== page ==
Photographers Against Wildlife Crime. The most powerful images unmasking the illegal wildlife trade

A group of award-winning photographers has joined forces to show the true face of the illegal wildlife trade. The Photographers Against Wildlife Crime project aims to raise awareness on its cruelty and celebrate the heroes committed to ending it.

When it comes to the illegal wildlife trade, poaching for elephant ivory, rhino horns or tiger bones usually comes to mind. However, countless other species are overexploited and smuggled, from sharks to timber trees. In fact, tens of thousands of wild plants and animal species – living or dead – and their parts are sold internationally as food, pets, timber, leather, tourist ornaments and medicinal ingredients.

Photographers against wildlife crime
Confiscated rhino hooves of two adults (male and female) and one calf. The US Fish and Wildlife Service stores 1.3 million seized items at a warehouse in Colorado © Britta Jaschinski/Photographers against wildlife crime

Nevertheless, not everyone is aware of the fact that the trade in wildlife isn’t always illicit, and is regulated by the United Nations Convention on International Trade in Endangered Species of Wild Fauna and Flora (CITES). The Convention aims to ensure that the trade in specimens of wild animals and plants doesn’t threaten the survival of the species in the wild, and when this happens, the trade becomes illegal.

Photographers Against Wildlife Crime™

An international group of notorious, award-winning photographers and photojournalists is drawing attention to this subject with the most powerful tool they can muster – images. The result is the Photographers Against Wildlife Crime™ project, a unique book that will be published in May 2018 which includes the most iconic and powerful photos on the issue. As well as encouraging the public to speak up to urge an end to the illegal wildlife trade, the book celebrates the heroes who fight to protect animals falling victim to these crimes, from volunteers in rhino orphanages to all-female anti-poaching units. “Our images are the proof that photography matters,” says Britta Jaschinski, photographer and co-founder of the project. “Without photography the world’s conscience will wither”.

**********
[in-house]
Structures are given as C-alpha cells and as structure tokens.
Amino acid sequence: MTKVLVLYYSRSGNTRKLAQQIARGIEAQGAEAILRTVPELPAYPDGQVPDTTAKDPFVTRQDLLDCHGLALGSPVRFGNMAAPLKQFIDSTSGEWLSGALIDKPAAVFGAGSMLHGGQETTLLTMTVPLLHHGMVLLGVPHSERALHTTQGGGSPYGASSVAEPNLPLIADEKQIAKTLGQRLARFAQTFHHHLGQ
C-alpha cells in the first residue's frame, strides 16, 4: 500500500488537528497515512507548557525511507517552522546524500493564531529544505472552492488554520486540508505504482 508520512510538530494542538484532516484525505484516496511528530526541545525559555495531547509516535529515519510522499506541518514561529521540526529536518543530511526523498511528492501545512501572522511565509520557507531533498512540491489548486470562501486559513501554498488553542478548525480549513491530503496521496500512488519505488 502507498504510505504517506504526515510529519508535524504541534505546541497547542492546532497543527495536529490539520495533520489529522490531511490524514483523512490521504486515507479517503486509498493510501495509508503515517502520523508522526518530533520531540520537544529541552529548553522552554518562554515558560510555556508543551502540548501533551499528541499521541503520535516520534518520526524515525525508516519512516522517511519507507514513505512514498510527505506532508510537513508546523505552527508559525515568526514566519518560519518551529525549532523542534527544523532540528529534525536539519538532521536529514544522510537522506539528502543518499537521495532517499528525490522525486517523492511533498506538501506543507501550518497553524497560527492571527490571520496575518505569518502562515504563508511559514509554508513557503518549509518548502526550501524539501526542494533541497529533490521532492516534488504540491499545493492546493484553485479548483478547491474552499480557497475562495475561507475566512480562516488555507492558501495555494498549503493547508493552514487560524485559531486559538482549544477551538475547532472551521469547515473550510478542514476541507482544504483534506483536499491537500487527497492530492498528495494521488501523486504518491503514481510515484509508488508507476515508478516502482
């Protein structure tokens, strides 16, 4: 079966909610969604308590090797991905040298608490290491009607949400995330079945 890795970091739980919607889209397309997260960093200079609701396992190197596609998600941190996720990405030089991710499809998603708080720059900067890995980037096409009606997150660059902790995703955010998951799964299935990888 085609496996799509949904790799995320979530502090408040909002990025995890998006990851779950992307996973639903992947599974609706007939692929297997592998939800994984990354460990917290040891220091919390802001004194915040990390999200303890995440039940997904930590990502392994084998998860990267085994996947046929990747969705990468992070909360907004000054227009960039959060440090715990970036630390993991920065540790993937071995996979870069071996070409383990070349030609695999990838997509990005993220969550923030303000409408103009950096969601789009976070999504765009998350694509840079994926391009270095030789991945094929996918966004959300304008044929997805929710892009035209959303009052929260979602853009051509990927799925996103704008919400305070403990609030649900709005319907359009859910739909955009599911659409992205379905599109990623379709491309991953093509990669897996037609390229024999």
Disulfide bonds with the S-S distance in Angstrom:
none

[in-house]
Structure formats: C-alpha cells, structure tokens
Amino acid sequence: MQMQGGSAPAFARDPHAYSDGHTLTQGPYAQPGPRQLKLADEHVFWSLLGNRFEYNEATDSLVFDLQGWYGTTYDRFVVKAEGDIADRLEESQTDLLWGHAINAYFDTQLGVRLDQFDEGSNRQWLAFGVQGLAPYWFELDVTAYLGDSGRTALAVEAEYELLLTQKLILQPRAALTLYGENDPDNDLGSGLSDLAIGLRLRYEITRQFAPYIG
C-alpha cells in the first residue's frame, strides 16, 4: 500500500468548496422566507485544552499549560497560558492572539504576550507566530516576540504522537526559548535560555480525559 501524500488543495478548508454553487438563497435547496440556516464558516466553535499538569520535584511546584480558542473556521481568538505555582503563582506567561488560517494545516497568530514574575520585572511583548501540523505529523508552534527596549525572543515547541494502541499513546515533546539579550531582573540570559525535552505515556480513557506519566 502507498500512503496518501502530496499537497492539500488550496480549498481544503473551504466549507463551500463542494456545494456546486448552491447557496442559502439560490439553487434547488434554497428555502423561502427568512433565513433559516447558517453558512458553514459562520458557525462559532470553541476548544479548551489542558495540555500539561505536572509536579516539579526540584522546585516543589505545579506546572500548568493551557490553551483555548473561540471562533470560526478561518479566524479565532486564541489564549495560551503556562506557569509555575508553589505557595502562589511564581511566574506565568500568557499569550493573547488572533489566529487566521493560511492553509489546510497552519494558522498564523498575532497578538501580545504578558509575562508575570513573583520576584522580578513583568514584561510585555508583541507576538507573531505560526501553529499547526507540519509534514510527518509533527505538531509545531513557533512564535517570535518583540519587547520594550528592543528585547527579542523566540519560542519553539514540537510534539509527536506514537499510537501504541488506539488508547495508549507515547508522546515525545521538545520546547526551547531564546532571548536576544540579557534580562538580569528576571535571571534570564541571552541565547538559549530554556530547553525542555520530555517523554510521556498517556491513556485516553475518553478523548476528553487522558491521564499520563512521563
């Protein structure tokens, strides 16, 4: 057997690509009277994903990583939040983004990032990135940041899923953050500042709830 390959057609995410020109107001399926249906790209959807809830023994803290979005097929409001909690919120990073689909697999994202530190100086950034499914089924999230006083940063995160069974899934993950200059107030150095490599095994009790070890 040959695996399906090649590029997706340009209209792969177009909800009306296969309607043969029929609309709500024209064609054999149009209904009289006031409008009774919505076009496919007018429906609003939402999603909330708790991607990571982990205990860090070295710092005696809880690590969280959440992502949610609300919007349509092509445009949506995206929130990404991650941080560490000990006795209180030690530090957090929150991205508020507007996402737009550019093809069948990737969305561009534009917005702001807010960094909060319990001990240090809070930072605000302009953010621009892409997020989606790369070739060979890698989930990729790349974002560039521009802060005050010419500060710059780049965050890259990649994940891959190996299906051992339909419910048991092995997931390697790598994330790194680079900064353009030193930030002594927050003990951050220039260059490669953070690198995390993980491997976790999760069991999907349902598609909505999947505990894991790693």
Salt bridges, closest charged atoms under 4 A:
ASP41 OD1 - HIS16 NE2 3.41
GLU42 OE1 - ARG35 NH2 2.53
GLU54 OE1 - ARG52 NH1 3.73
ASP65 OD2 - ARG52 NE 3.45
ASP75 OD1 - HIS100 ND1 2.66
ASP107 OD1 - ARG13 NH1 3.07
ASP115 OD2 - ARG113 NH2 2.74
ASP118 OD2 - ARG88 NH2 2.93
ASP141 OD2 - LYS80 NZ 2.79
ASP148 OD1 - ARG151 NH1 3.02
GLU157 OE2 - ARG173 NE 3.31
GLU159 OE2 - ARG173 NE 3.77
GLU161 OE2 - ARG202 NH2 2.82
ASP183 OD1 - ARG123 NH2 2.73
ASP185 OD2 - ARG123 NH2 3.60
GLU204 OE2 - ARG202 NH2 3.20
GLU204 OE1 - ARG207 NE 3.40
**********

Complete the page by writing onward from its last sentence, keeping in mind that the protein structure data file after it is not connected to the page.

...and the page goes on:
The illegal wildlife trade

The illegal wildlife trade is a growing business, being the world’s fourth most lucrative criminal activity after the trafficking of drugs, firearms and humans, with an estimated value of 20 billion dollars. Also, it represents the biggest threat to species’ survival, second only to habitat destruction. “In the illegal wildlife trade, the majority of participants are involved for financial gain,” said Keith Wilson photo editor and co-founder of Photographer Against Wildlife Crime™. “The profits made from poaching will continue to drive this trade until the risks become too great, financial gain diminishes and most importantly, the demand ends”.

“They don’t care about the future of this planet.
I’m thrilled to work with some of world’s best photographers to produce a book that won’t tiptoe around this subject.”
Keith Wilson, writer, photo editor, journalist and co-founder of Photographers Against Wildlife Crime™

Among the world-renowned photographers is Brent Stirton, winner of the Wildlife Photographer of the Year 2017 for his image on rhino poaching. “What I’m seeing is absolute decimation of environmental spaces and species like never before,” says Stirton. “Most of the world doesn’t really understand what’s going on with its own planet”.

A book to educate consumers

“We need to influence consumers’ behaviour to end this ruthless and destructive trade. And by joining forces we happen to have a unique collection of the most beautiful, sometimes hart-hitting but always inspiring images by dedicated photographers.”
Britta Jaschinski, photographer and co-founder of Photographers Against Wildlife Crime™

The book will be distributed across Europe and the United States starting from its official launch but can be pre-ordered through the Kickstarter campaign. The fundraising will cover the costs of production and distribution, as well as the release at a later date of a Mandarin edition in China – which would contribute to educating consumers about the consequences of the demand for illegal wildlife products. Part of the sales revenue will be donated to charities fighting the illegal wildlife trade worldwide.

We’re losing species at an alarming rate. Our wildlife is wiped out in the name of status, greed and superstition,” says Jaschinski. This is why we need to increase efforts to put an end to this deadly trade. So these hard-hitting images are here for people to see and feel inspired to start doing something to protect all the living creatures our Planet is home to, equally.

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